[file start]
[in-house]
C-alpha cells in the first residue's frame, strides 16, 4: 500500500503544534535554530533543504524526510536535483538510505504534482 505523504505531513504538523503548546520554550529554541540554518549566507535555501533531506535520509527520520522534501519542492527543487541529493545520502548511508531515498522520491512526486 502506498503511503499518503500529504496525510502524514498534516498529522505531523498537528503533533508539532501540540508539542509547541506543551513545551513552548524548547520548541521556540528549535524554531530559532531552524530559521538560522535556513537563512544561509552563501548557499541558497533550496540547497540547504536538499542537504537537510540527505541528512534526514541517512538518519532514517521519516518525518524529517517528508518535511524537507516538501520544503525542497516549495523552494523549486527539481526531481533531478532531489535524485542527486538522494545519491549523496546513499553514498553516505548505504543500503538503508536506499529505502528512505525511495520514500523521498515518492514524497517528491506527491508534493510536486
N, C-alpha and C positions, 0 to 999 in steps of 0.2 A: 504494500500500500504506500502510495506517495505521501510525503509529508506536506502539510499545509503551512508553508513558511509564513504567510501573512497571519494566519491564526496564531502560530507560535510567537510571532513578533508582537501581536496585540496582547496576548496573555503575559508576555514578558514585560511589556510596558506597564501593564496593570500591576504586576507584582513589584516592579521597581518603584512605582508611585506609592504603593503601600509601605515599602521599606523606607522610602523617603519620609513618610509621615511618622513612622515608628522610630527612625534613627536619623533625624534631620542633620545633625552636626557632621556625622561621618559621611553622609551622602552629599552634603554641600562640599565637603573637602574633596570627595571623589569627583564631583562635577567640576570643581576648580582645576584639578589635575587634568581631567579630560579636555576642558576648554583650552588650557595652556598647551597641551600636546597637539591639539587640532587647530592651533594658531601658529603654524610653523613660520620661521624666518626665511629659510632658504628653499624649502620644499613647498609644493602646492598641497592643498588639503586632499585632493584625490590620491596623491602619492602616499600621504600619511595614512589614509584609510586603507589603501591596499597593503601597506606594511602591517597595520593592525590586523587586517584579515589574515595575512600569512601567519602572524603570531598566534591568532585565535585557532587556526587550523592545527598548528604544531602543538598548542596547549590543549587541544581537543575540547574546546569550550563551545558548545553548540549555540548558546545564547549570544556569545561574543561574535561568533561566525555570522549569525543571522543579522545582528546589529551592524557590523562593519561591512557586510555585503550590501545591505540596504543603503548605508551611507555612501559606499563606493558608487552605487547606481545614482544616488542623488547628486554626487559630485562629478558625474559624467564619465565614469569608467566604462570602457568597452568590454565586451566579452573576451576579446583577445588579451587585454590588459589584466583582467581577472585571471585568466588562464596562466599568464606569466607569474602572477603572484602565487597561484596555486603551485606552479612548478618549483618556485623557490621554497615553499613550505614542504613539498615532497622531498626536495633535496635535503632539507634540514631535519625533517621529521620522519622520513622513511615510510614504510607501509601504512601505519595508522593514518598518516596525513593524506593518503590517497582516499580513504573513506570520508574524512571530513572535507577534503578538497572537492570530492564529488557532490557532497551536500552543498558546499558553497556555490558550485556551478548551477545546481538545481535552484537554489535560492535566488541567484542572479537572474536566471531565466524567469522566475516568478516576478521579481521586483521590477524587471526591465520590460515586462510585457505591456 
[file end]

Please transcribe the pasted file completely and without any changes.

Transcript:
[in-house]
C-alpha cells in the first residue's frame, strides 16, 4: 500500500503544534535554530533543504524526510536535483538510505504534482 505523504505531513504538523503548546520554550529554541540554518549566507535555501533531506535520509527520520522534501519542492527543487541529493545520502548511508531515498522520491512526486 502506498503511503499518503500529504496525510502524514498534516498529522505531523498537528503533533508539532501540540508539542509547541506543551513545551513552548524548547520548541521556540528549535524554531530559532531552524530559521538560522535556513537563512544561509552563501548557499541558497533550496540547497540547504536538499542537504537537510540527505541528512534526514541517512538518519532514517521519516518525518524529517517528508518535511524537507516538501520544503525542497516549495523552494523549486527539481526531481533531478532531489535524485542527486538522494545519491549523496546513499553514498553516505548505504543500503538503508536506499529505502528512505525511495520514500523521498515518492514524497517528491506527491508534493510536486
N, C-alpha and C positions, 0 to 999 in steps of 0.2 A: 504494500500500500504506500502510495506517495505521501510525503509529508506536506502539510499545509503551512508553508513558511509564513504567510501573512497571519494566519491564526496564531502560530507560535510567537510571532513578533508582537501581536496585540496582547496576548496573555503575559508576555514578558514585560511589556510596558506597564501593564496593570500591576504586576507584582513589584516592579521597581518603584512605582508611585506609592504603593503601600509601605515599602521599606523606607522610602523617603519620609513618610509621615511618622513612622515608628522610630527612625534613627536619623533625624534631620542633620545633625552636626557632621556625622561621618559621611553622609551622602552629599552634603554641600562640599565637603573637602574633596570627595571623589569627583564631583562635577567640576570643581576648580582645576584639578589635575587634568581631567579630560579636555576642558576648554583650552588650557595652556598647551597641551600636546597637539591639539587640532587647530592651533594658531601658529603654524610653523613660520620661521624666518626665511629659510632658504628653499624649502620644499613647498609644493602646492598641497592643498588639503586632499585632493584625490590620491596623491602619492602616499600621504600619511595614512589614509584609510586603507589603501591596499597593503601597506606594511602591517597595520593592525590586523587586517584579515589574515595575512600569512601567519602572524603570531598566534591568532585565535585557532587556526587550523592545527598548528604544531602543538598548542596547549590543549587541544581537543575540547574546546569550550563551545558548545553548540549555540548558546545564547549570544556569545561574543561574535561568533561566525555570522549569525543571522543579522545582528546589529551592524557590523562593519561591512557586510555585503550590501545591505540596504543603503548605508551611507555612501559606499563606493558608487552605487547606481545614482544616488542623488547628486554626487559630485562629478558625474559624467564619465565614469569608467566604462570602457568597452568590454565586451566579452573576451576579446583577445588579451587585454590588459589584466583582467581577472585571471585568466588562464596562466599568464606569466607569474602572477603572484602565487597561484596555486603551485606552479612548478618549483618556485623557490621554497615553499613550505614542504613539498615532497622531498626536495633535496635535503632539507634540514631535519625533517621529521620522519622520513622513511615510510614504510607501509601504512601505519595508522593514518598518516596525513593524506593518503590517497582516499580513504573513506570520508574524512571530513572535507577534503578538497572537492570530492564529488557532490557532497551536500552543498558546499558553497556555490558550485556551478548551477545546481538545481535552484537554489535560492535566488541567484542572479537572474536566471531565466524567469522566475516568478516576478521579481521586483521590477524587471526591465520590460515586462510585457505591456 